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Community Wealth Building

Concentration of the retail and consumer services sectors in the hands of a limited number of multinational corporations sucks wealth out of local communities and into the hands of shareholders based elsewhere. So should the response be to build the local economy by supporting independent businesses based in those localities, while maximising the spend of public and other anchor institutions in their local communities? That is the approach adopted through ‘community wealth building’, often termed ‘the Preston model’. Preston is …

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Electric Vehicles are the future, and we need to invest in our charging infrastructure now…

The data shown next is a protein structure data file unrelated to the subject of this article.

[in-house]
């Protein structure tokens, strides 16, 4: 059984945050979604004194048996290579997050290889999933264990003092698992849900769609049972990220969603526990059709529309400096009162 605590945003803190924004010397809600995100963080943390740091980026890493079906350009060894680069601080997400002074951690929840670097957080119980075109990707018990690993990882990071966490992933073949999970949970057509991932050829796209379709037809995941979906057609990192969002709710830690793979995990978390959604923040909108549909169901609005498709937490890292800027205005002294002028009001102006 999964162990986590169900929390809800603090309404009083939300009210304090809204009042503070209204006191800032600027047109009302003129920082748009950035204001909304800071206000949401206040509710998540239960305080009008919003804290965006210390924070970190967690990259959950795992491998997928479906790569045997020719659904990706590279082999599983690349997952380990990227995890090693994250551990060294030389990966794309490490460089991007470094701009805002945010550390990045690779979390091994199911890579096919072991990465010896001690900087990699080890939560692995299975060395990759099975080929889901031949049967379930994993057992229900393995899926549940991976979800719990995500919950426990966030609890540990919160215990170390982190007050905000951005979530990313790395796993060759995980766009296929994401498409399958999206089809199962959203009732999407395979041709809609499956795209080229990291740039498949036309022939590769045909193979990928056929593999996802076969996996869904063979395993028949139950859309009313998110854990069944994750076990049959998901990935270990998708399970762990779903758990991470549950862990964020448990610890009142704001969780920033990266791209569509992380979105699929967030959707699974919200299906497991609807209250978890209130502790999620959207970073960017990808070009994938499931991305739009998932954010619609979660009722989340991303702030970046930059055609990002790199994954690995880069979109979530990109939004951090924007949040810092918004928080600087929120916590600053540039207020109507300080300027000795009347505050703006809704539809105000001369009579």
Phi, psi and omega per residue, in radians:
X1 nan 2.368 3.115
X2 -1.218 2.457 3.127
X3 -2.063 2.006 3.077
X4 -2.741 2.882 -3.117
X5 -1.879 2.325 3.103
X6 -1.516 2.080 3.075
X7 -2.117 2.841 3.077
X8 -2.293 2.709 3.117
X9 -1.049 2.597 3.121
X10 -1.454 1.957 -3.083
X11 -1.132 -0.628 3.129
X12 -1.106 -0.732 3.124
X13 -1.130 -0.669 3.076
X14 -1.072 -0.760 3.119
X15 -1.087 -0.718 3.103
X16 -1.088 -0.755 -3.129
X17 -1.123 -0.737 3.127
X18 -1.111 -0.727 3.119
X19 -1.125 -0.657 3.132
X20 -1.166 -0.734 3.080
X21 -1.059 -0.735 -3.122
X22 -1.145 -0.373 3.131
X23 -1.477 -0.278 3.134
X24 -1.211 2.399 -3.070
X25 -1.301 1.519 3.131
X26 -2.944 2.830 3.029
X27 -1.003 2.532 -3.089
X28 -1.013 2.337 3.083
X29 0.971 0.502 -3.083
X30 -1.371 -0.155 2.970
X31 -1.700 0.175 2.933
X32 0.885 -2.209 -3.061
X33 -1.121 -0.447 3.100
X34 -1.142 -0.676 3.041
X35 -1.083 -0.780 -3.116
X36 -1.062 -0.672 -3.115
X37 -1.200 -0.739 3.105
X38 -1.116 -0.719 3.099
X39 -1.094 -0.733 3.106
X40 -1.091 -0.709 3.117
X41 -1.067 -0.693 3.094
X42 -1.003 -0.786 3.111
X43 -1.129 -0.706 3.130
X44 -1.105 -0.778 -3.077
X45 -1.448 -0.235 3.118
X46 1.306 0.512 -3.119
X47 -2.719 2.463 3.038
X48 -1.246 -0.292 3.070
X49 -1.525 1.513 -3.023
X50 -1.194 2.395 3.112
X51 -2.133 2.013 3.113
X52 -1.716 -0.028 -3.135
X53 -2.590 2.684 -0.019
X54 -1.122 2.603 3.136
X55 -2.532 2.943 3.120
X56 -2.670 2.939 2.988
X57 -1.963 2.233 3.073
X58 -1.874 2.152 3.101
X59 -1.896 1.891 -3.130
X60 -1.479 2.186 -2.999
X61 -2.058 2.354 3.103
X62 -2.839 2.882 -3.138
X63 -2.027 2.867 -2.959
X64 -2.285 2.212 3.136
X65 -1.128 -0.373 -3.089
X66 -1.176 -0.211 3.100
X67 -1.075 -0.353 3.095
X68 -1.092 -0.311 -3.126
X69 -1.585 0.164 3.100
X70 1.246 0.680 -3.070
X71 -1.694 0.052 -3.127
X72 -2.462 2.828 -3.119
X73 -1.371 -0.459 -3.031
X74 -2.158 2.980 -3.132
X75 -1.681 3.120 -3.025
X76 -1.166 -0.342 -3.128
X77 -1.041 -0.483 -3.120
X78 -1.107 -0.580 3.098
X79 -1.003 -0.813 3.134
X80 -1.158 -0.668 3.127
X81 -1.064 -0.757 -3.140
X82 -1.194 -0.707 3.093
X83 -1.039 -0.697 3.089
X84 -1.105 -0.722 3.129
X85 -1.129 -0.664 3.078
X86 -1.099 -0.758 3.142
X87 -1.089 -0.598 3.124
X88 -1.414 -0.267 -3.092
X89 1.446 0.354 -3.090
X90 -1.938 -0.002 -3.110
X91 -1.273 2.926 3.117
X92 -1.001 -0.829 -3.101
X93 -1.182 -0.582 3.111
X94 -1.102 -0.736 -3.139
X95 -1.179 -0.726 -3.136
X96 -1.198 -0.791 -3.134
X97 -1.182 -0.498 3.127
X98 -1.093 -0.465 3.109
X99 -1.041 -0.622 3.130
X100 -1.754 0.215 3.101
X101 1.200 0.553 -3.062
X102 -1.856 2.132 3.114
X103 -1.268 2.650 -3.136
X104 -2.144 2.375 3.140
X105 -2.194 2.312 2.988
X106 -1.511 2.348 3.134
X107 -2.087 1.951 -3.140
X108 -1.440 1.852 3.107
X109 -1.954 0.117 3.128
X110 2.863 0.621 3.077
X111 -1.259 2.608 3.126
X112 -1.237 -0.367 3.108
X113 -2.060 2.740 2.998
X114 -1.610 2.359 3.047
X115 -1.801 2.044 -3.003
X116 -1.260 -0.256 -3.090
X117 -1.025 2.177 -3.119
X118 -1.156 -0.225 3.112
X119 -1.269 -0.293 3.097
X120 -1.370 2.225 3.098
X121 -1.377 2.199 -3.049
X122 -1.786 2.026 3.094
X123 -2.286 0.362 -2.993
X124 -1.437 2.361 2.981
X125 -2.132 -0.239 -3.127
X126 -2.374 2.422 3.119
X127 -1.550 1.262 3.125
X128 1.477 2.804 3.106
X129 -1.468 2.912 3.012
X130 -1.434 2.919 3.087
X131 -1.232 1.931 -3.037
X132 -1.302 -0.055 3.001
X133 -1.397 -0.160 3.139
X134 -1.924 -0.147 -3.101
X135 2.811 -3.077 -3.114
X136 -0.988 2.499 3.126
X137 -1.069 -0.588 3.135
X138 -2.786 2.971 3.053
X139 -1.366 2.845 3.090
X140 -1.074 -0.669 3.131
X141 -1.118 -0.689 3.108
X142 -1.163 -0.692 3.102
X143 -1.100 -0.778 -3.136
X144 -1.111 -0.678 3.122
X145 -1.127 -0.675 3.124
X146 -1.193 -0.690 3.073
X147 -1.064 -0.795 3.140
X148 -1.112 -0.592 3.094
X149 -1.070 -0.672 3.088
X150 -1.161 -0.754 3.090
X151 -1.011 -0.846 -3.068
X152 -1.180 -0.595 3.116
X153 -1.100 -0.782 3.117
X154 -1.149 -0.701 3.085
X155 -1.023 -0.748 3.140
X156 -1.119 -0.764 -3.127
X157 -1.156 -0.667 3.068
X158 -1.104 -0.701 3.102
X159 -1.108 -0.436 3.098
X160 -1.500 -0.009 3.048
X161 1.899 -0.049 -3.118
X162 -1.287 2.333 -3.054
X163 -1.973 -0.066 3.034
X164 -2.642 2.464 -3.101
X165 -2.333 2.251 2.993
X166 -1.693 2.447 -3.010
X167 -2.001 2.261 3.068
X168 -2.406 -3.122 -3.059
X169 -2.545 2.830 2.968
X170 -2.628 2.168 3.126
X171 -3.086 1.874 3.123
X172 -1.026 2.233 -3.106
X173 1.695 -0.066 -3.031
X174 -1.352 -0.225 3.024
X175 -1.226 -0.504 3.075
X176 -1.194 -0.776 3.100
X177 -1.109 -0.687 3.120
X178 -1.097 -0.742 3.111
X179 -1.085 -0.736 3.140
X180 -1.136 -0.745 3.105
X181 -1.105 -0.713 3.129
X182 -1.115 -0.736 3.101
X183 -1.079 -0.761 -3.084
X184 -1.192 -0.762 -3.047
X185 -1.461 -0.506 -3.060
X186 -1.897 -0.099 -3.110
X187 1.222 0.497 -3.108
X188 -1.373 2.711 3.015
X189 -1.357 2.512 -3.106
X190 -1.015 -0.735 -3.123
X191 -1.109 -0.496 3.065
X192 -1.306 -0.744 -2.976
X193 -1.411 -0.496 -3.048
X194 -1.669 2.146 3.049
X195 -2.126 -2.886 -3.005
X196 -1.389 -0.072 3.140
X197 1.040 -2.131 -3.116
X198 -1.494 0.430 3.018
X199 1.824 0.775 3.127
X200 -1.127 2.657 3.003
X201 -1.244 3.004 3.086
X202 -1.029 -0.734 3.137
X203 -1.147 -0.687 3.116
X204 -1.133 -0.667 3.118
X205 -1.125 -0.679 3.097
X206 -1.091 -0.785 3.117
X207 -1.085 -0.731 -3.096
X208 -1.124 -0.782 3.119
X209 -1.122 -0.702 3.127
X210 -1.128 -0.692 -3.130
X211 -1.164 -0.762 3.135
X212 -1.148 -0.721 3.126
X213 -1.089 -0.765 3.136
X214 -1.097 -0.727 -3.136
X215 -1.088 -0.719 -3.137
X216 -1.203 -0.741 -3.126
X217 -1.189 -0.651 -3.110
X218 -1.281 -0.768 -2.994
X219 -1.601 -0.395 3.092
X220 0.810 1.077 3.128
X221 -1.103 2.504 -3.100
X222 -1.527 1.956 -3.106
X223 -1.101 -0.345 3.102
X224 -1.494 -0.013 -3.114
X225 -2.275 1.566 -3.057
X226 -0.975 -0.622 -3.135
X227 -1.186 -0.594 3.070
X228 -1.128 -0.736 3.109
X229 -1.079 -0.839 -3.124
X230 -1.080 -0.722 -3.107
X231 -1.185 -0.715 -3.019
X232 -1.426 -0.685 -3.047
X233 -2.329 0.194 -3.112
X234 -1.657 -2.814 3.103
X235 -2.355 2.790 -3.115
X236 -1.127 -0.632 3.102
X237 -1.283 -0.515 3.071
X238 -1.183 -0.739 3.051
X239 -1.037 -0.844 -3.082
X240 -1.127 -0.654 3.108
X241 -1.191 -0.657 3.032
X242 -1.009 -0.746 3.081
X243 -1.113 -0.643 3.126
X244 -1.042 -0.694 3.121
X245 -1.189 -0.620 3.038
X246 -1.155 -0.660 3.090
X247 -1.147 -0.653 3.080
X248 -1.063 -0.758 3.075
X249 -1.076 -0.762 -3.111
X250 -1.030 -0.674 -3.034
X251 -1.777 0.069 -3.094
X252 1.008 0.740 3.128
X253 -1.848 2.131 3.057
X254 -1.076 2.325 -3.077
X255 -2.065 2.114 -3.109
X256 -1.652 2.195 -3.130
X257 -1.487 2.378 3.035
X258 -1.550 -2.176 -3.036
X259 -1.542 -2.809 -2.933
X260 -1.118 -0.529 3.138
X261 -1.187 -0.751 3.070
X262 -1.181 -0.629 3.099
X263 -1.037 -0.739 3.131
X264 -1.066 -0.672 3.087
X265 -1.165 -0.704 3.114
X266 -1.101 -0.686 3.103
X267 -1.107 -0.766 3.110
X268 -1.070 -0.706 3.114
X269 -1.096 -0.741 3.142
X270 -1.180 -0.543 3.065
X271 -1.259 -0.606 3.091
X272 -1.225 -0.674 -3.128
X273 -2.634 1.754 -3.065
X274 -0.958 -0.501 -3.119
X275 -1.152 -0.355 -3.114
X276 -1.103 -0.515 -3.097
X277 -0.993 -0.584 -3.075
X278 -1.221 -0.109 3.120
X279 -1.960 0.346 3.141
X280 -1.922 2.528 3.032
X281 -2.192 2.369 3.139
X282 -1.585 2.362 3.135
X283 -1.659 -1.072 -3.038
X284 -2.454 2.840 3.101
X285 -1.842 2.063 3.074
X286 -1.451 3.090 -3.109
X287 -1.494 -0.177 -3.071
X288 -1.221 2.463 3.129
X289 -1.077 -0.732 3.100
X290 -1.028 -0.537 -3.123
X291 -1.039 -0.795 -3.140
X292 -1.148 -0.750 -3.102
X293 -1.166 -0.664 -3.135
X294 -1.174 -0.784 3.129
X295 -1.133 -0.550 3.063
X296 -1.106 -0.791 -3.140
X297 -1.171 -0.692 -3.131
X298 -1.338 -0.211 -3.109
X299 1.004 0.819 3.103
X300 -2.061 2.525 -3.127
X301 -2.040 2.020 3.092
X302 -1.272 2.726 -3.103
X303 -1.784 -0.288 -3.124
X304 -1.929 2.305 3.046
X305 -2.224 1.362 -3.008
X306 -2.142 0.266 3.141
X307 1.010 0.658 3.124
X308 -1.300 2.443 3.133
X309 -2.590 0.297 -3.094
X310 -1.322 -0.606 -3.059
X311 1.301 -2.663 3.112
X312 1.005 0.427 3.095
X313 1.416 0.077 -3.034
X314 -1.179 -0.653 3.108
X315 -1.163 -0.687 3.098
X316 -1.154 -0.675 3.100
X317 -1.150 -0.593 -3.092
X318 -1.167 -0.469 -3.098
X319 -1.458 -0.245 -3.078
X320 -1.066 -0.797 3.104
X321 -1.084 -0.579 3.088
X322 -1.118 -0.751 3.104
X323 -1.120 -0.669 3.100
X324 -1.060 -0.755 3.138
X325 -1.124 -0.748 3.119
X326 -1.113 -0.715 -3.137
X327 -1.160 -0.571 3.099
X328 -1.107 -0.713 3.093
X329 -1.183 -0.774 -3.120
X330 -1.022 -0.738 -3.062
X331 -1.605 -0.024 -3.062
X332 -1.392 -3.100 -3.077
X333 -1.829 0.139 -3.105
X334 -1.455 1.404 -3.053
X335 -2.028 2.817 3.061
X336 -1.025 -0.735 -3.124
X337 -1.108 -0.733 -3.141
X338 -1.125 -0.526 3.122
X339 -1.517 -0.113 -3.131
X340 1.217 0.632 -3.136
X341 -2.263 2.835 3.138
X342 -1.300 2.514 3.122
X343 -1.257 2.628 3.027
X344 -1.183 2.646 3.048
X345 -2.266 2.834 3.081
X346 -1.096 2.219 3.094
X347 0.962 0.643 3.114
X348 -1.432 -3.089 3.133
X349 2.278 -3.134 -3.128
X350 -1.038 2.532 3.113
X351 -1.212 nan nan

By Rónán Davison-Kernan from EVANI. The group was formed in 2016 and earlier this year transitioned to become the Electric Vehicle Association Northern Ireland, a not-for-profit community interest company. Their two main aims are to represent the interests of electric vehicle users in Northern Ireland and to promote EV use here. Electric vehicle sales in Northern Ireland tripled between 2019 and 2020, going from 579 units to 1,680 – despite the pandemic. To put it another way, there were almost …

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Tackling Northern Ireland’s Infrastructure Apartheid – Part 2, The Solution…